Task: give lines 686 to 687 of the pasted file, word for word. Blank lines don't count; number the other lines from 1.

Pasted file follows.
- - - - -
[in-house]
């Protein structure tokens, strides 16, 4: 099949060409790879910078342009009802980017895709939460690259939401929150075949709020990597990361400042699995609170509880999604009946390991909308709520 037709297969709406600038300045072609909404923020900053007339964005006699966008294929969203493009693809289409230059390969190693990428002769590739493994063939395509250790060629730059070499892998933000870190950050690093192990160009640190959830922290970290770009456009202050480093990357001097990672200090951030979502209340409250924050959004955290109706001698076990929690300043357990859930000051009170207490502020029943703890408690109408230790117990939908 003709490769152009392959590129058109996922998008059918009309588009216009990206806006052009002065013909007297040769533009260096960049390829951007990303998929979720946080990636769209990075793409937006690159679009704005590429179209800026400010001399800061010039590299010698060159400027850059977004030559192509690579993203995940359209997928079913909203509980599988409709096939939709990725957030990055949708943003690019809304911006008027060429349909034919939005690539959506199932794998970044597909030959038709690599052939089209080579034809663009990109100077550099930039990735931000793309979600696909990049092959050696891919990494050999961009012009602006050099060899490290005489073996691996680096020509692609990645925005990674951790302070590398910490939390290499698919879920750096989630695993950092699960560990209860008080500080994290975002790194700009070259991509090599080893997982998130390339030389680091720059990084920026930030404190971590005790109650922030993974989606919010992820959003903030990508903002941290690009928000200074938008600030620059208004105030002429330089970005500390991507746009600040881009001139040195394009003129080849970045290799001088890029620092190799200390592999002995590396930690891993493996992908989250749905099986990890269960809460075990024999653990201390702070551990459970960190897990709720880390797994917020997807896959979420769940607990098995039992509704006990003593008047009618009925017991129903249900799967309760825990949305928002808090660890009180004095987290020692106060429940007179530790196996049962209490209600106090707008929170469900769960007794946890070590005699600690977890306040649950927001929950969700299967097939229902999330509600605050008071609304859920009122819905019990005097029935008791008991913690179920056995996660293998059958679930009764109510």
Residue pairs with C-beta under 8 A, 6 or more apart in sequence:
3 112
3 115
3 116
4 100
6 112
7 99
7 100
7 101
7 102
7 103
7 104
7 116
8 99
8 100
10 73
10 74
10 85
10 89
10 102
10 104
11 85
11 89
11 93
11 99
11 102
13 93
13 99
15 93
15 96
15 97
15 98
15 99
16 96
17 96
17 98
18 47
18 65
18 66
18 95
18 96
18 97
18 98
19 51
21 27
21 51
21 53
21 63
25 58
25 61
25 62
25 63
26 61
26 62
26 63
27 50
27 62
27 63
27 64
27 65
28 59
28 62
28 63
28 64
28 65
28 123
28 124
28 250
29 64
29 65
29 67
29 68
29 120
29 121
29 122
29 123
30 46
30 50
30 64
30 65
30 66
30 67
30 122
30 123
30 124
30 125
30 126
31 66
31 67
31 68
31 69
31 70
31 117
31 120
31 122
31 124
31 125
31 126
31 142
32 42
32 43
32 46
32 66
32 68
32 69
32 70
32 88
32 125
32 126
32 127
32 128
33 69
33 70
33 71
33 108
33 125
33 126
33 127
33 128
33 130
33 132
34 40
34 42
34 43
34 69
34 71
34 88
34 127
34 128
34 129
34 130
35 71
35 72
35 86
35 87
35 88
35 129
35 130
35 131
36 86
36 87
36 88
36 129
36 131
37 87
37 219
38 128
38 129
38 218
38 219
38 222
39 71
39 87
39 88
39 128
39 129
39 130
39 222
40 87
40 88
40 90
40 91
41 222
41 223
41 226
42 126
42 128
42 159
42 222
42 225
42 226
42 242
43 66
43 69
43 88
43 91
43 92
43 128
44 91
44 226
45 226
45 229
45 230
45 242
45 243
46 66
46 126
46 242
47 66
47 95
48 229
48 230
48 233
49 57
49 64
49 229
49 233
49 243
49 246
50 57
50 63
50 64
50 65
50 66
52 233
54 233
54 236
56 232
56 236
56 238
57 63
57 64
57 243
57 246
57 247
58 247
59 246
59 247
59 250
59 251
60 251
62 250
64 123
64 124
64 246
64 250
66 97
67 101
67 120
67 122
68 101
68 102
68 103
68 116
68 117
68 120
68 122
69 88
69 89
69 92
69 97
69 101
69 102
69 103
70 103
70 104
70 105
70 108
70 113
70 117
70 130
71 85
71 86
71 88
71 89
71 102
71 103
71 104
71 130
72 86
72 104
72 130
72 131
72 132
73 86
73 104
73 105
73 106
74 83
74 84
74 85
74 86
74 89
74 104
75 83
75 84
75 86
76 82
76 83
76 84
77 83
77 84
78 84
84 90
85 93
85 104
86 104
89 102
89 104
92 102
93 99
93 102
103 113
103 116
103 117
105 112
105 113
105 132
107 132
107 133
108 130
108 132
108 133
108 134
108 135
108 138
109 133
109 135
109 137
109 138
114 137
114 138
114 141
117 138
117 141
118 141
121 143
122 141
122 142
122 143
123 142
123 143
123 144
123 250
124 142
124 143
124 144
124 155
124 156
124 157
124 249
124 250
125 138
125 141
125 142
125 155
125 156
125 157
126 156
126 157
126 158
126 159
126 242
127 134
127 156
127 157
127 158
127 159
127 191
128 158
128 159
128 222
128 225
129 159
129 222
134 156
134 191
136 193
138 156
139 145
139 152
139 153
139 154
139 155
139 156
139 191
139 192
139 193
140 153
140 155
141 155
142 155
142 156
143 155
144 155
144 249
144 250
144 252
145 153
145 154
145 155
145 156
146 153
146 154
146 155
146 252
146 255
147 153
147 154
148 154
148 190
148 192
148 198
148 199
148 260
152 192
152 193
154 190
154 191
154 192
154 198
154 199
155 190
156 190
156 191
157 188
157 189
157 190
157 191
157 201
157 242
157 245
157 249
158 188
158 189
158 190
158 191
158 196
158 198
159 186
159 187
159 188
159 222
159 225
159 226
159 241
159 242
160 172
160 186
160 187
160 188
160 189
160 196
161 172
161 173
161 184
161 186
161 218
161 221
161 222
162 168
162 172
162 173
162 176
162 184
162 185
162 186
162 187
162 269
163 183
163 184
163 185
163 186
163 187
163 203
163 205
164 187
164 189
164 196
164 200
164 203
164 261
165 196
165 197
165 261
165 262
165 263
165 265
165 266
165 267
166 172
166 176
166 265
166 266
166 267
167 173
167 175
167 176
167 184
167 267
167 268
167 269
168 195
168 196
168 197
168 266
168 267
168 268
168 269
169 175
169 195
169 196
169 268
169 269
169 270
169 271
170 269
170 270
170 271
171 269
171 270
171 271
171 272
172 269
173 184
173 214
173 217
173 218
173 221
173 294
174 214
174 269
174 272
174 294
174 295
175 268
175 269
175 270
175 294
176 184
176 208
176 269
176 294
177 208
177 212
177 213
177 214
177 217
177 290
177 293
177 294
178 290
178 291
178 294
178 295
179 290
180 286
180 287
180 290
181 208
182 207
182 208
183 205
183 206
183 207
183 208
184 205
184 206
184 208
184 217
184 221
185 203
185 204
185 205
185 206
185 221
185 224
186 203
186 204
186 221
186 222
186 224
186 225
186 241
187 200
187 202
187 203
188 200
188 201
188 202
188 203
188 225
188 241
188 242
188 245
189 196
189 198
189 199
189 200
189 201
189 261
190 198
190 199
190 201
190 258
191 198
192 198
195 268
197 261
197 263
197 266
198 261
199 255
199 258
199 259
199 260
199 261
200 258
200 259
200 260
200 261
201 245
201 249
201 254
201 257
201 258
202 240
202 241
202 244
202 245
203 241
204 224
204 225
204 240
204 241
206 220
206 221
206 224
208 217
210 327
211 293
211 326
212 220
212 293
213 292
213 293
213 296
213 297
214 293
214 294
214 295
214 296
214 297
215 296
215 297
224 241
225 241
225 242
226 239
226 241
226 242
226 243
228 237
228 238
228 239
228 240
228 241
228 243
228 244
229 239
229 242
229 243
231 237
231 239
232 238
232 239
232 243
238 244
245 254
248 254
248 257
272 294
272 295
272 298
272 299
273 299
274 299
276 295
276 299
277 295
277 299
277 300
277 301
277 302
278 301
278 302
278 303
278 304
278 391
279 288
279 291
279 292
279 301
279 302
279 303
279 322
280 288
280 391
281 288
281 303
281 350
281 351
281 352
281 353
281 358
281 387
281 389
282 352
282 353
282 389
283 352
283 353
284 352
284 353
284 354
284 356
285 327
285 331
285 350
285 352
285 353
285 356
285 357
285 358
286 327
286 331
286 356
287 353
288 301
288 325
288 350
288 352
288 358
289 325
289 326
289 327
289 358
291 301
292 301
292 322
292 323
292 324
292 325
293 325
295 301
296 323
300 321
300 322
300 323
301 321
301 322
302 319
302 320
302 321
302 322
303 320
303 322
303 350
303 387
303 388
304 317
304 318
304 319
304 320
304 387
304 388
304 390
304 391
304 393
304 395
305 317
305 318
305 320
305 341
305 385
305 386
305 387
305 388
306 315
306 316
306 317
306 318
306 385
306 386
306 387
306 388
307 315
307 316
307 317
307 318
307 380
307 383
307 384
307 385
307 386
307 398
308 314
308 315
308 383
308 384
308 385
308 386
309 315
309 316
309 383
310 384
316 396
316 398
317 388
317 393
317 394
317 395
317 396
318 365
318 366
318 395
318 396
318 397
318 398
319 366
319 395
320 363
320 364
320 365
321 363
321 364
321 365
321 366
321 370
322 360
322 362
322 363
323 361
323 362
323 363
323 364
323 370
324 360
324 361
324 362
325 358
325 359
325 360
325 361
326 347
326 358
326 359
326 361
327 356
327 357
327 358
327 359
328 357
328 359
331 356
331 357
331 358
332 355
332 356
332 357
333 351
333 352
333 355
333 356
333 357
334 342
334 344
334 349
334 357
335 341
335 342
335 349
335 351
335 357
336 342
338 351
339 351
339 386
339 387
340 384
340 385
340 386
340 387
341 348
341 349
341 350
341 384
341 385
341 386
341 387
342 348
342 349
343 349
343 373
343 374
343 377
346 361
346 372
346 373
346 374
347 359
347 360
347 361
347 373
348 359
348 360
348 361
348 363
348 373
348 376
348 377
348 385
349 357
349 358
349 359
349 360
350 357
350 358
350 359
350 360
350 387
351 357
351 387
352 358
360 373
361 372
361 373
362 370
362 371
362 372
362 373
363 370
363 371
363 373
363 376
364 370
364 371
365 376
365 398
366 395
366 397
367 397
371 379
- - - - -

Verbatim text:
279 302
279 303